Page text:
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felix

Friday 8 December 2006

POLITICS

politics.felix@imperial.ac.uk

Pears, herbs, and polonium 210 Li-Teck Lau It is hard to commentate on the shady underworld of international espionage and secrets. An ex-Russian spy who co-authored the book Blowing up Russia: Terror from Within is murdered with a poison unfamiliar to the natural world. His drawn-out death implicated suspects among the country’s diplomatic and secret services, whilst Vlad et al, wrapped in furs and twiddling their Faberge eggs surrounded by watchful Rokotov portraits in one of the many gilded rooms of the Kremlin, calling the incident ‘unfortunate’ along with a whole host of other inoffensive adjectives. With a trail of radiation leading all the way to Moscow, was it Putin who ordered the unfortunate’s death? But, as many commentators convincingly point out, is Putin foolish enough to have someone murdered so publicly? Or perhaps it was, as the official line goes, a small part in a larger picture trying to discredit Russia? Officials from the ex-communist state at one point indicted London resident Boris Berezovsky, an exiled billionaire and critic of Vladimir Putin. Traces of the now notorious substance were found at his offices in Mayfair last Monday. It could simply be a matter of personal revenge, though the culprit would have required access to materials found only in reactors. There are so many questions that will almost certainly never be answered. Could Litvinenko have stumbled upon a secret organisation run by lizard people who control the minds of world leaders? The big question on everybody’s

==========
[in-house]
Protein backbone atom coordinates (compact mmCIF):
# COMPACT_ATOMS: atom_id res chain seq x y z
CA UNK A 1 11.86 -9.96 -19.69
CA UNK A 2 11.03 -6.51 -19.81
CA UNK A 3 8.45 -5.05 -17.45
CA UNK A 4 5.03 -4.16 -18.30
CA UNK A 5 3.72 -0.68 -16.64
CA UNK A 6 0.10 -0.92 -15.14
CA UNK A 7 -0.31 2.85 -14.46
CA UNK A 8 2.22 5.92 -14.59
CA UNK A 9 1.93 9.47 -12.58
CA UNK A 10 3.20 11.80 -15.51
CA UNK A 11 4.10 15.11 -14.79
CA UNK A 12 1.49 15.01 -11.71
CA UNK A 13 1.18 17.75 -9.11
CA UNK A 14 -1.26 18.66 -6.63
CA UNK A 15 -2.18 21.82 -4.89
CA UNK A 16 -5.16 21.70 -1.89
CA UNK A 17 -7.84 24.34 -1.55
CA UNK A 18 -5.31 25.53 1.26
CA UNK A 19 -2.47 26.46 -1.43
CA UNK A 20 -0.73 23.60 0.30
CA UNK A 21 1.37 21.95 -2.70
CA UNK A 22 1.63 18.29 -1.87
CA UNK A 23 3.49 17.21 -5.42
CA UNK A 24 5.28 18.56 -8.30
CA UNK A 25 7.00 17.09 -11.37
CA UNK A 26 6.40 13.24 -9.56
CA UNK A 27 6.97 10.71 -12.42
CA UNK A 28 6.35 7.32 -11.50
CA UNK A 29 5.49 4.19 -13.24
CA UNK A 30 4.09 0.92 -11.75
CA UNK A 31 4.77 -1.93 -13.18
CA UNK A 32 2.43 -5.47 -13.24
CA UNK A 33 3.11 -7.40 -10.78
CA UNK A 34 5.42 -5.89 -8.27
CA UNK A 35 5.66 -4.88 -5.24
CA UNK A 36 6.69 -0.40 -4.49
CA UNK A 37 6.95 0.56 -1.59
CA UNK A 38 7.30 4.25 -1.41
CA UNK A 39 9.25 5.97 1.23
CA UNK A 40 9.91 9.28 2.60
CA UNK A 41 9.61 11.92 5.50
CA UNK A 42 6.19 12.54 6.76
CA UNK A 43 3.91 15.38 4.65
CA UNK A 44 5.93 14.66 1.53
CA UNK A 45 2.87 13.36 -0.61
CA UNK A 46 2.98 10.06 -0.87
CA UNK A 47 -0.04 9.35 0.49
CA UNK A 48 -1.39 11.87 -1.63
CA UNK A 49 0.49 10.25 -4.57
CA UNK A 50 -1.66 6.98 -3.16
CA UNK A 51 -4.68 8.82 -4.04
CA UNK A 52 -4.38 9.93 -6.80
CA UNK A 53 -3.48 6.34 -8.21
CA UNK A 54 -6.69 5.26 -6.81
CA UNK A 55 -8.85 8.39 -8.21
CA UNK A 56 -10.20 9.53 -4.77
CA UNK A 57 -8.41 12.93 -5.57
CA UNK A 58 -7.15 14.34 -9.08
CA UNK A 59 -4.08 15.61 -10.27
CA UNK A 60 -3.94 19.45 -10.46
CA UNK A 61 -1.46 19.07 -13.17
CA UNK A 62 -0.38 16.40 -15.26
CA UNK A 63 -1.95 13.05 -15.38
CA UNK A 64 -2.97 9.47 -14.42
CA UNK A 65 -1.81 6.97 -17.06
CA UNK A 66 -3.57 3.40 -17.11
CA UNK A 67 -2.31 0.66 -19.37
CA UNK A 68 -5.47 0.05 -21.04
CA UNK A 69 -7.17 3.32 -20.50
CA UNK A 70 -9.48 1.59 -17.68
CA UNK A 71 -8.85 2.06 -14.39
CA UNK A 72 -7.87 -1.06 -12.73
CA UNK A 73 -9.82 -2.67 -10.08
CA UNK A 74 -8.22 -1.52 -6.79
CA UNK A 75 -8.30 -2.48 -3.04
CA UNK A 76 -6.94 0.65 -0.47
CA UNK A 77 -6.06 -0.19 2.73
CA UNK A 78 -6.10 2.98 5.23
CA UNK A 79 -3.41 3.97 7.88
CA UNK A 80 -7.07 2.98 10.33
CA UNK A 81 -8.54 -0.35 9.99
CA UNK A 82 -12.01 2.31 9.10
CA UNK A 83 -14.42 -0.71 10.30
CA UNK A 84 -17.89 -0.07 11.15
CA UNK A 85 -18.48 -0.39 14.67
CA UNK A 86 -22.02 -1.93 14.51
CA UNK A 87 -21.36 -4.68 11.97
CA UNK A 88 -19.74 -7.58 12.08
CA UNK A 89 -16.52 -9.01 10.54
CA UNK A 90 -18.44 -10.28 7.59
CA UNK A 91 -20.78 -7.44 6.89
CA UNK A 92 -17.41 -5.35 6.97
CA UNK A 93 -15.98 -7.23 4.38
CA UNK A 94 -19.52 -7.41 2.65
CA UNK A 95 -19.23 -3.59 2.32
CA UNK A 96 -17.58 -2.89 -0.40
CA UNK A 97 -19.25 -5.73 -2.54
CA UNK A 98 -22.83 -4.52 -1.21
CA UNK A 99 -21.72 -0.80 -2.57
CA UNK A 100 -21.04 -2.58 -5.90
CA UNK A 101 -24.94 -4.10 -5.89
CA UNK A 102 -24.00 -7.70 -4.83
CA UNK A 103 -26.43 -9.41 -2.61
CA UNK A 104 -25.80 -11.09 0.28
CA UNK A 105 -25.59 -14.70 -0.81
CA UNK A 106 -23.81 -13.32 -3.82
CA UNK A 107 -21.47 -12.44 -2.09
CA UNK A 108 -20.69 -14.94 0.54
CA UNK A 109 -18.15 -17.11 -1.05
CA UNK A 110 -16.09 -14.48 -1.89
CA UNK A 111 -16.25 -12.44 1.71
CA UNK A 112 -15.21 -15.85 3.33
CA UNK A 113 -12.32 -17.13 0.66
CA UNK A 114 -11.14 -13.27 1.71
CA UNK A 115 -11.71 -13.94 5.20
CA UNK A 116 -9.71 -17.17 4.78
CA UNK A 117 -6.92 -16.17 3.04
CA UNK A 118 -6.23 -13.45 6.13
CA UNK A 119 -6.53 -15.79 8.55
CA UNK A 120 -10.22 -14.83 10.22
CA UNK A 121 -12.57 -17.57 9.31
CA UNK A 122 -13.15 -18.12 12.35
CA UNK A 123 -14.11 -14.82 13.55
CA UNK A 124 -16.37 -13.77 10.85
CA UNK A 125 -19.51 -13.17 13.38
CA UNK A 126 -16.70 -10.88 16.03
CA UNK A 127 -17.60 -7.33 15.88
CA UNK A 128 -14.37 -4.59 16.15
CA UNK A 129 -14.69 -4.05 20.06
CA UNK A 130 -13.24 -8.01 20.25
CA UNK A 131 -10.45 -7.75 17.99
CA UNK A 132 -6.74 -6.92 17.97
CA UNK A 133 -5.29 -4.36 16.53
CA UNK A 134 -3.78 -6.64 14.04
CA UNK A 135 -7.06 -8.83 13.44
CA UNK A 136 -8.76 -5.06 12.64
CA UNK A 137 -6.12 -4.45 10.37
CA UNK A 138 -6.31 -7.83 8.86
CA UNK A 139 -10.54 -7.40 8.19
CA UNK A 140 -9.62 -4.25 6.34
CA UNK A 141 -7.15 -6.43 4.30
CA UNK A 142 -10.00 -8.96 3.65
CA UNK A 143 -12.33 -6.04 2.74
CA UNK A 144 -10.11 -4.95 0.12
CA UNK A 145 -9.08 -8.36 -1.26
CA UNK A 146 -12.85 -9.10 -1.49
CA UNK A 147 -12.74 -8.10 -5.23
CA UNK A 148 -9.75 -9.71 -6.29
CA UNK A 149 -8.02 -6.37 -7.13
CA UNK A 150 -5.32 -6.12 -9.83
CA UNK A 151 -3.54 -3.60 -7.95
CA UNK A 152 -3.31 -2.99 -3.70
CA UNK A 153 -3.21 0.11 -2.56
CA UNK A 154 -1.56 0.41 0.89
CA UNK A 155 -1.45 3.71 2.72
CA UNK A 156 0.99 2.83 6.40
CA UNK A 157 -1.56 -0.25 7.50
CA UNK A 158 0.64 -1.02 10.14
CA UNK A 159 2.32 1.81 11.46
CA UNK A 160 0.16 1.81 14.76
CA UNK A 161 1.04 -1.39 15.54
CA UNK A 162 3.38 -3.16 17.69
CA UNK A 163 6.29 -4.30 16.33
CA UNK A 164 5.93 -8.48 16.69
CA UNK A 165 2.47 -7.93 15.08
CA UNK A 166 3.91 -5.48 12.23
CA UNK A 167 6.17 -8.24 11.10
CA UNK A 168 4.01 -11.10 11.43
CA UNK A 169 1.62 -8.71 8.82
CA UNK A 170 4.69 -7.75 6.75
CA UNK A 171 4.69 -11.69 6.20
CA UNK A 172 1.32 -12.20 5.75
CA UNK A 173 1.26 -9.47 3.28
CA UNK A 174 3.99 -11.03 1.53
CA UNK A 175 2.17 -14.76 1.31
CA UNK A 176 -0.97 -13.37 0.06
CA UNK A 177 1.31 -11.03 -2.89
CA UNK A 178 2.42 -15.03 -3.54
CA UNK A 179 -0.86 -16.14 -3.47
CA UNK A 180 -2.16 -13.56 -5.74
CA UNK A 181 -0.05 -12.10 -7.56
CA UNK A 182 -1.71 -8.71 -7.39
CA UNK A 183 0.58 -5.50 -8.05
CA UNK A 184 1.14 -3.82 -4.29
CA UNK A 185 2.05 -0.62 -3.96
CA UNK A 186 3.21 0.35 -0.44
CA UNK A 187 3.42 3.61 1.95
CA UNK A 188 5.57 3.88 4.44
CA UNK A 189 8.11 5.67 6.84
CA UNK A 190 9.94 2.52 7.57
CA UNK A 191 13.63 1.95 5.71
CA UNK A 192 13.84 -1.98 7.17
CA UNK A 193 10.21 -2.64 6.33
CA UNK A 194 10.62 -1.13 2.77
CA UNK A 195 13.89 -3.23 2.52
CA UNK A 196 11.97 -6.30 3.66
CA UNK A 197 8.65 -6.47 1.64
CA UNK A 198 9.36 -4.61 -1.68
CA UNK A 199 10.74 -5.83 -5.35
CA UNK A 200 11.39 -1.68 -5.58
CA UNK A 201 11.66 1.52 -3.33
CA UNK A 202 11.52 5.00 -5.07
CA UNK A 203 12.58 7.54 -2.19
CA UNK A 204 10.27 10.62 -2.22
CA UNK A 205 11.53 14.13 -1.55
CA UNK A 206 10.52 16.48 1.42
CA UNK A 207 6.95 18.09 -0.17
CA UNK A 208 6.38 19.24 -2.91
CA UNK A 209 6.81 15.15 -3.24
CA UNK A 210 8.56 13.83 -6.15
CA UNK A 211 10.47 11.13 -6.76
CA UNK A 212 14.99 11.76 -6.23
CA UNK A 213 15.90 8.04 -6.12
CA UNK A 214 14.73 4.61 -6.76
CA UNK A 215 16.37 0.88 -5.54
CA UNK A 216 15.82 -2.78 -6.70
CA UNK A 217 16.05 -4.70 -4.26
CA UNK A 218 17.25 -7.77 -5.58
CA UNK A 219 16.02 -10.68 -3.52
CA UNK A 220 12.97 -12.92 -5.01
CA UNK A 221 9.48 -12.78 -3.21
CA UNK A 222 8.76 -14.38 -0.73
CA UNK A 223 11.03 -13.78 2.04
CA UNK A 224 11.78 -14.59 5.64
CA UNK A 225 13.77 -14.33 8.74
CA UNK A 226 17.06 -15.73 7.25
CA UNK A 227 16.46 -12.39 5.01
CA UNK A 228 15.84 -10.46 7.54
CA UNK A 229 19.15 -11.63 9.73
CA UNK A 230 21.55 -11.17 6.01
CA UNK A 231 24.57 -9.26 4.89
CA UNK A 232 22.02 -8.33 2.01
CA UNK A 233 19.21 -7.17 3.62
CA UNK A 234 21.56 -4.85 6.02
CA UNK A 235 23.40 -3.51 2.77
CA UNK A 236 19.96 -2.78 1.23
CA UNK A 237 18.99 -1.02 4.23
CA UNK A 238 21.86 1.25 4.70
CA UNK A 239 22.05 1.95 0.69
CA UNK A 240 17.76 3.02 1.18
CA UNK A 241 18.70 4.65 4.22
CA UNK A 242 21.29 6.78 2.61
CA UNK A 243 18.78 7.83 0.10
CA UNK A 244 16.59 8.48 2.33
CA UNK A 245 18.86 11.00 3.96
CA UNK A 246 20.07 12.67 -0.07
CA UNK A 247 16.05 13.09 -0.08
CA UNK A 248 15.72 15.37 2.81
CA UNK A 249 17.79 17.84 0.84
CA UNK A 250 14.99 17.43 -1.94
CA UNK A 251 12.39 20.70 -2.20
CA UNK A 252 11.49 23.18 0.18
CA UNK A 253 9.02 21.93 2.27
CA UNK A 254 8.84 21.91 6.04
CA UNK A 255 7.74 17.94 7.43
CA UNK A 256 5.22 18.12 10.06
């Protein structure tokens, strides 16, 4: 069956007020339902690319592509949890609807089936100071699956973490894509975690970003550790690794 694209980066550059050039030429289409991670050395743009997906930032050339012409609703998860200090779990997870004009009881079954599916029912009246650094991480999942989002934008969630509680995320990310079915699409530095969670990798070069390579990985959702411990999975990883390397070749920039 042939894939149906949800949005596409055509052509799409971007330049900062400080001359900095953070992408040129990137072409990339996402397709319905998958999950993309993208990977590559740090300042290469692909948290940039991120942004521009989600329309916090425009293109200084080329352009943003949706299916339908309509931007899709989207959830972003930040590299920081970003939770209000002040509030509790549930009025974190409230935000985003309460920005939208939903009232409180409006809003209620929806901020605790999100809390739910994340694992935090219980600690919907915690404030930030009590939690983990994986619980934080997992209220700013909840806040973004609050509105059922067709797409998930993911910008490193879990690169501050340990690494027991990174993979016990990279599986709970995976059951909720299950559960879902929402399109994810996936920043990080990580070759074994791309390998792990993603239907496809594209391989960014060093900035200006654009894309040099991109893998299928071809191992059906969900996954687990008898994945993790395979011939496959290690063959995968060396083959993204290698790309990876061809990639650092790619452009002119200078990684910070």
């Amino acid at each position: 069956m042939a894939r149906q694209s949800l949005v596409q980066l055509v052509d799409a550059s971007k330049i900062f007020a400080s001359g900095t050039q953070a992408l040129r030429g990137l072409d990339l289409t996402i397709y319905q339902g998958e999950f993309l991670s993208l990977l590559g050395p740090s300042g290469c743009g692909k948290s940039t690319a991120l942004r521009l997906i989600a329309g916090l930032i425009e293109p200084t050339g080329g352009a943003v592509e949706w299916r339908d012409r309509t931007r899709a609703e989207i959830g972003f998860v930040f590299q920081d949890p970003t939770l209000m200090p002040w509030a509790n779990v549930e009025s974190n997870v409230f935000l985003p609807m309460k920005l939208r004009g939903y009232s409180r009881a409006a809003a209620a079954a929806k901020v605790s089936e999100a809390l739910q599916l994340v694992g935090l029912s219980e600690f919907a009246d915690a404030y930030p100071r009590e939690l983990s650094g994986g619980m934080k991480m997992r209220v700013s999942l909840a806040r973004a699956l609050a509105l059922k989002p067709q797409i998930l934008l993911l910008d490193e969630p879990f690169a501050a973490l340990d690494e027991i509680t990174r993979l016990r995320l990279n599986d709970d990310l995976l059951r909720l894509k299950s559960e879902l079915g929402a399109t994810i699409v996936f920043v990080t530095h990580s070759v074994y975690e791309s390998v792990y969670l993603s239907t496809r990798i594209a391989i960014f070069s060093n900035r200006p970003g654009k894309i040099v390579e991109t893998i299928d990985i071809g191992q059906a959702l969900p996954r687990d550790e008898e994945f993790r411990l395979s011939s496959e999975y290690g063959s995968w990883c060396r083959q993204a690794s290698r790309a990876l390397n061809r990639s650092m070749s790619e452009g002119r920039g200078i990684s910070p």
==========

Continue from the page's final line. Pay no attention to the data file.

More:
Omar Hashmi Politics Editor